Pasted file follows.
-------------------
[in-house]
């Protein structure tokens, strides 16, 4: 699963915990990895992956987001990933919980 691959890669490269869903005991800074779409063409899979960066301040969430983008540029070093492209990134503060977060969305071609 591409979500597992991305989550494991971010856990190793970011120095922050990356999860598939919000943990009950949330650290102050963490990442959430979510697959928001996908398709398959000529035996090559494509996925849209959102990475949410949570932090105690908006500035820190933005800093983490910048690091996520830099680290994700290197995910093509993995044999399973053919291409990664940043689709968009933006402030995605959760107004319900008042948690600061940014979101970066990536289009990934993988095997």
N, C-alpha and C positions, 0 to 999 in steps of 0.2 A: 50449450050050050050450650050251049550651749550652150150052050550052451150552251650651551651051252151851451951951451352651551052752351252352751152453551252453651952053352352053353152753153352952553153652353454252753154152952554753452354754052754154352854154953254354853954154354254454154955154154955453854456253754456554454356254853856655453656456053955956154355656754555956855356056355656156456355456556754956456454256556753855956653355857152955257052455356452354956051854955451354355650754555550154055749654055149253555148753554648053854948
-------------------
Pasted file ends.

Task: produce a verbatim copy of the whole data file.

[in-house]
């Protein structure tokens, strides 16, 4: 699963915990990895992956987001990933919980 691959890669490269869903005991800074779409063409899979960066301040969430983008540029070093492209990134503060977060969305071609 591409979500597992991305989550494991971010856990190793970011120095922050990356999860598939919000943990009950949330650290102050963490990442959430979510697959928001996908398709398959000529035996090559494509996925849209959102990475949410949570932090105690908006500035820190933005800093983490910048690091996520830099680290994700290197995910093509993995044999399973053919291409990664940043689709968009933006402030995605959760107004319900008042948690600061940014979101970066990536289009990934993988095997």
N, C-alpha and C positions, 0 to 999 in steps of 0.2 A: 50449450050050050050450650050251049550651749550652150150052050550052451150552251650651551651051252151851451951951451352651551052752351252352751152453551252453651952053352352053353152753153352952553153652353454252753154152952554753452354754052754154352854154953254354853954154354254454154955154154955453854456253754456554454356254853856655453656456053955956154355656754555956855356056355656156456355456556754956456454256556753855956653355857152955257052455356452354956051854955451354355650754555550154055749654055149253555148753554648053854948